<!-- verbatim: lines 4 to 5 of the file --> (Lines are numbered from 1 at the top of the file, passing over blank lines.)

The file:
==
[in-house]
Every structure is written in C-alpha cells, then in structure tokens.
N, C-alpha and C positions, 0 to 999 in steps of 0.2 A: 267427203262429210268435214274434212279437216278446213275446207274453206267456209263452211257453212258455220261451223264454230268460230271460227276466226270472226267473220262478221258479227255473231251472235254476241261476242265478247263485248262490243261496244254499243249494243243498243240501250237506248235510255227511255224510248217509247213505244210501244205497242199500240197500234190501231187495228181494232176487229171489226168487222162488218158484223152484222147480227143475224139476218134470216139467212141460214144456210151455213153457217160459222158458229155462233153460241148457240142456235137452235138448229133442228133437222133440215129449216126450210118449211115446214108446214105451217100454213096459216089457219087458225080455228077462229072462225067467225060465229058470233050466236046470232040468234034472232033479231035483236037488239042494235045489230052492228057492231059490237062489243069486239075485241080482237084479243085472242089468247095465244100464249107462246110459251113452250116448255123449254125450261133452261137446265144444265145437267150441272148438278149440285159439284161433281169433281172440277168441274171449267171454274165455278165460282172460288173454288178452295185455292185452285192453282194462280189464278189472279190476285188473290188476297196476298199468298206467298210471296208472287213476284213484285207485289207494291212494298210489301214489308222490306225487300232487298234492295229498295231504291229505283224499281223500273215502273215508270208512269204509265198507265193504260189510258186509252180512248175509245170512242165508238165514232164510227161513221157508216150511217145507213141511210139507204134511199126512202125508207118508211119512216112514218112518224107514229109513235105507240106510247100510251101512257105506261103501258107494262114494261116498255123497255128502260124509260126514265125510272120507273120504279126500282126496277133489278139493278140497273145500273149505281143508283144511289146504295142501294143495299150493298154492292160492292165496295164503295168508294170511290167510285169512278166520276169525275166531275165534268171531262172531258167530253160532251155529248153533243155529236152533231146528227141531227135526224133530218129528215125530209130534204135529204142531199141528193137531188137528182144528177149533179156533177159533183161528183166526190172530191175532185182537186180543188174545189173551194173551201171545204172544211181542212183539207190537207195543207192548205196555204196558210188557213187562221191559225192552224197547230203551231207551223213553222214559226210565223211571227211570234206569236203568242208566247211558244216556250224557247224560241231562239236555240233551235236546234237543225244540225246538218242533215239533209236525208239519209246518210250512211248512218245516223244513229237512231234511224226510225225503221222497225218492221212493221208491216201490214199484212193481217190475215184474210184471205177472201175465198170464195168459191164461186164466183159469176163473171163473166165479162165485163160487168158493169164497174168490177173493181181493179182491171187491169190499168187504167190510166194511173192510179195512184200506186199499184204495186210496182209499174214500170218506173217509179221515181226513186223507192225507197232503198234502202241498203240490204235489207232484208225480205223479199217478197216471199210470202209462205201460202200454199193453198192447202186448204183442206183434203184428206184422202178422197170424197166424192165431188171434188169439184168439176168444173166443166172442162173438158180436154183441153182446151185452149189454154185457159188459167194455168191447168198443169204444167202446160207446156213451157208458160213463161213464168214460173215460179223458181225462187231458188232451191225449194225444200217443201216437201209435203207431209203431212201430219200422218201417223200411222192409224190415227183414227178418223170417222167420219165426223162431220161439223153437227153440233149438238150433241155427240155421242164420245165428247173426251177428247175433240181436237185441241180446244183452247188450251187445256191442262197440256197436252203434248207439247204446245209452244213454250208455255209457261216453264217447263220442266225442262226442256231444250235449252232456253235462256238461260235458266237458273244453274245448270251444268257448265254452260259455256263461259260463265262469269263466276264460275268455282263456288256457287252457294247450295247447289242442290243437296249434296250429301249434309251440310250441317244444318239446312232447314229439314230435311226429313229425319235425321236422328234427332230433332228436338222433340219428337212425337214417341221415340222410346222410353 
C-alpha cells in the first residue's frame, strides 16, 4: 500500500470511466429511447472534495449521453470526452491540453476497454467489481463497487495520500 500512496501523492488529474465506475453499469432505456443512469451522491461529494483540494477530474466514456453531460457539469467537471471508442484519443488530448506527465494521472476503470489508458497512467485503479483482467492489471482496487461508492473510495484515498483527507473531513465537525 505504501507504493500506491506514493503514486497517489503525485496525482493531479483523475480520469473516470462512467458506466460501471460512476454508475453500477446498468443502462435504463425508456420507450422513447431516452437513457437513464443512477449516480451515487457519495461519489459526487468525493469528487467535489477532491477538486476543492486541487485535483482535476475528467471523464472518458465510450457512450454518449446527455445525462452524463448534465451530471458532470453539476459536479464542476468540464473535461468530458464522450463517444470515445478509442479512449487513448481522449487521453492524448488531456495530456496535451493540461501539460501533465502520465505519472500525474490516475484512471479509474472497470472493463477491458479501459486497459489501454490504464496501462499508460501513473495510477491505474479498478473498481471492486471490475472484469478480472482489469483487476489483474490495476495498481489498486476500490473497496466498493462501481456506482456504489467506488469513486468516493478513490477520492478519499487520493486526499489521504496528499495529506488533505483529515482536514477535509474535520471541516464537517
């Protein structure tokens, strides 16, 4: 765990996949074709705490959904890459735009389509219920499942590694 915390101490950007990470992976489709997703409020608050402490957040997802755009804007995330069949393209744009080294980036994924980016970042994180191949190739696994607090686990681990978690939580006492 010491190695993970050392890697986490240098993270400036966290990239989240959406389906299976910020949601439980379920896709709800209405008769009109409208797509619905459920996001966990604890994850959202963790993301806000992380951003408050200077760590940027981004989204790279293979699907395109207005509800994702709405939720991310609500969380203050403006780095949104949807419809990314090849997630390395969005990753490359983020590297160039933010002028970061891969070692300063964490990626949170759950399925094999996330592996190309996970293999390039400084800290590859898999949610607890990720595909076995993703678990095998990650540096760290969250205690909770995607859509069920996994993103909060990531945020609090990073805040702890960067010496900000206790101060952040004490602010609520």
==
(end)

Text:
C-alpha cells in the first residue's frame, strides 16, 4: 500500500470511466429511447472534495449521453470526452491540453476497454467489481463497487495520500 500512496501523492488529474465506475453499469432505456443512469451522491461529494483540494477530474466514456453531460457539469467537471471508442484519443488530448506527465494521472476503470489508458497512467485503479483482467492489471482496487461508492473510495484515498483527507473531513465537525 505504501507504493500506491506514493503514486497517489503525485496525482493531479483523475480520469473516470462512467458506466460501471460512476454508475453500477446498468443502462435504463425508456420507450422513447431516452437513457437513464443512477449516480451515487457519495461519489459526487468525493469528487467535489477532491477538486476543492486541487485535483482535476475528467471523464472518458465510450457512450454518449446527455445525462452524463448534465451530471458532470453539476459536479464542476468540464473535461468530458464522450463517444470515445478509442479512449487513448481522449487521453492524448488531456495530456496535451493540461501539460501533465502520465505519472500525474490516475484512471479509474472497470472493463477491458479501459486497459489501454490504464496501462499508460501513473495510477491505474479498478473498481471492486471490475472484469478480472482489469483487476489483474490495476495498481489498486476500490473497496466498493462501481456506482456504489467506488469513486468516493478513490477520492478519499487520493486526499489521504496528499495529506488533505483529515482536514477535509474535520471541516464537517
């Protein structure tokens, strides 16, 4: 765990996949074709705490959904890459735009389509219920499942590694 915390101490950007990470992976489709997703409020608050402490957040997802755009804007995330069949393209744009080294980036994924980016970042994180191949190739696994607090686990681990978690939580006492 010491190695993970050392890697986490240098993270400036966290990239989240959406389906299976910020949601439980379920896709709800209405008769009109409208797509619905459920996001966990604890994850959202963790993301806000992380951003408050200077760590940027981004989204790279293979699907395109207005509800994702709405939720991310609500969380203050403006780095949104949807419809990314090849997630390395969005990753490359983020590297160039933010002028970061891969070692300063964490990626949170759950399925094999996330592996190309996970293999390039400084800290590859898999949610607890990720595909076995993703678990095998990650540096760290969250205690909770995607859509069920996994993103909060990531945020609090990073805040702890960067010496900000206790101060952040004490602010609520």